Home » Cryptocurrencies » Cryptocurrency Investing vs Trading: What’s the difference?

This article takes a look at the differences between cryptocurrency investing vs trading, which can be deceivingly similar at first glance.

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There are several ways for anyone to generate wealth in the Cryptocurrency market. You can either be a:

A) Miner

B) Investor

C) Trader

Mining is a technical process that requires someone to have background knowledge and experience in setting up sophisticated computing software and equipment to mine new cryptocurrencies. Undoubtedly, the easiest way for the general public to make money in the cryptocurrency world is through investing or trading.

The terms ‘investing’ and ‘trading’ has often been used interchangeably in the cryptocurrency market. However, there are fundamental differences between both concepts that is vital for you to understand and align your financial goals with. This guide will be fully dedicated in exploring the various differences.

(Read also: Bitcoin vs Alt Coins Returns: Comparison of Gains Between Bitcoin & Altcoins Investing)

Warren Buffet Vs George Soros

Before delving into the specifics, let’s take a look at two prominent giants that embodies of our subject matter; one is a prolific investor while the other is a legendary trader. Both have generated a massive amount of wealth in their lifetimes, but in different ways.

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Warren Buffet is a renowned long-term investor with an effective style of value investing. Value Investing refers to the investing in under-priced investments or stocks that are trading at a discount to their intrinsic value.

In the world of finance, intrinsic value refers to the value of an asset (company, stock, currency etc.) that is calculated through fundamental analysis, which requires analyzing quantitative statements. The core elements of financial statements include a company’s Balance Sheet, Cash Flow, Profit & Loss Statement.

Buffett has the ability to identify valuable companies and has bought, sold and invested in hundreds of companies over his lifetime. Among his notable investment holdings are household brand names such as Coca-Cola, Apple, American Express and The Washington Post. Buffett owns Berkshire Hathaway, a multinational conglomerate that is currently the third largest public company in the world with a value of close to $500 billion. Buffet’s value-investing philosophy has a long-term investment horizon since it takes time for the assets to appreciate in value fundamentally.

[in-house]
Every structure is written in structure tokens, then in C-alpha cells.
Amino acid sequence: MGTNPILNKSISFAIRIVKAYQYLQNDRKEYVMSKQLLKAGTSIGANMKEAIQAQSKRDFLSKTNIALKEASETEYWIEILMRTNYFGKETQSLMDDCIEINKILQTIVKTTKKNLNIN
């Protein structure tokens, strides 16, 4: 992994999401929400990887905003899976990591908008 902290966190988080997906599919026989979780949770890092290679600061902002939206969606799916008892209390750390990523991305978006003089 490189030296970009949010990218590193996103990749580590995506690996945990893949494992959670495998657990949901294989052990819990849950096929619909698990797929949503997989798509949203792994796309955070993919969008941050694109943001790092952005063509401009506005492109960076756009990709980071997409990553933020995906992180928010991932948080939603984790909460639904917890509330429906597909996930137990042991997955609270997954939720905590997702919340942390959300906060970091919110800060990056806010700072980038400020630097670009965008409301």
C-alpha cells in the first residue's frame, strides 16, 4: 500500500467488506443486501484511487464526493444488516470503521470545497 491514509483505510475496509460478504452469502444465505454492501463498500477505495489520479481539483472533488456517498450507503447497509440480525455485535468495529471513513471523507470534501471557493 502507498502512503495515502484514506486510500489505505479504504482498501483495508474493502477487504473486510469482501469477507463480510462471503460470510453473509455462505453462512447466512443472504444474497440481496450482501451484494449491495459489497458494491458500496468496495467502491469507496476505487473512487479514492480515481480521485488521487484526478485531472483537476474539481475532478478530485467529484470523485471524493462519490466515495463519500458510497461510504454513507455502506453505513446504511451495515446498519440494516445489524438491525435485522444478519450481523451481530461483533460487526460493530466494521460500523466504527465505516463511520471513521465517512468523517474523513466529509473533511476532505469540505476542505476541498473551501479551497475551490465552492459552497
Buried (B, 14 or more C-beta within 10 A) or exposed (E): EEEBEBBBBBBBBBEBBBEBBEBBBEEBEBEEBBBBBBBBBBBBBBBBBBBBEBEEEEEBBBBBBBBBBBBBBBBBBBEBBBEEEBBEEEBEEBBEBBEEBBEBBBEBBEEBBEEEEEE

George Soros on the other hand, is a legendary trader who is known for his contrarian approach (going against the status quo) to trading. He once ‘broke the Bank of England’ by shorting (betting against) the sterling pound and making more than $1 Billion in just that trade alone! Not only that, Soros went out again and betted against Thailand and Malaysia’s currencies (Baht & Ringgit respectively) in 1997, which generated hundreds and millions of dollars in profit. However, it came at a cost; Soros was blamed for igniting the Asian Financial Crisis for his actions.

Soros also managed arguably the world’s most successful hedge fund (Quantum Fund), generating a mind-boggling 30% returns for investors over the period of 3 decades.

In order to understand the magnitude of Quantum Fund’s returns, an initial investment of $1,000 in 1970 would have grown to a whopping $4 million by the year 2000!

While Soros scours the market for short-term trades to exploit the status quo, Buffet unravels undervalued companies for the long-term. It is clear that Buffett and Soros are two individuals with different styles of wealth creation but they shared a commonality; they were highly successful in making tremendous amounts of money.

(See also: Crypto Beginners Guide: 5 Things Crypto Newbies Should Know)

Investing Vs Trading: What’s the Difference?

Let’s take a deeper look at the differences between investing and trading. There are a total of 5 key differences that include:

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1. Investment Period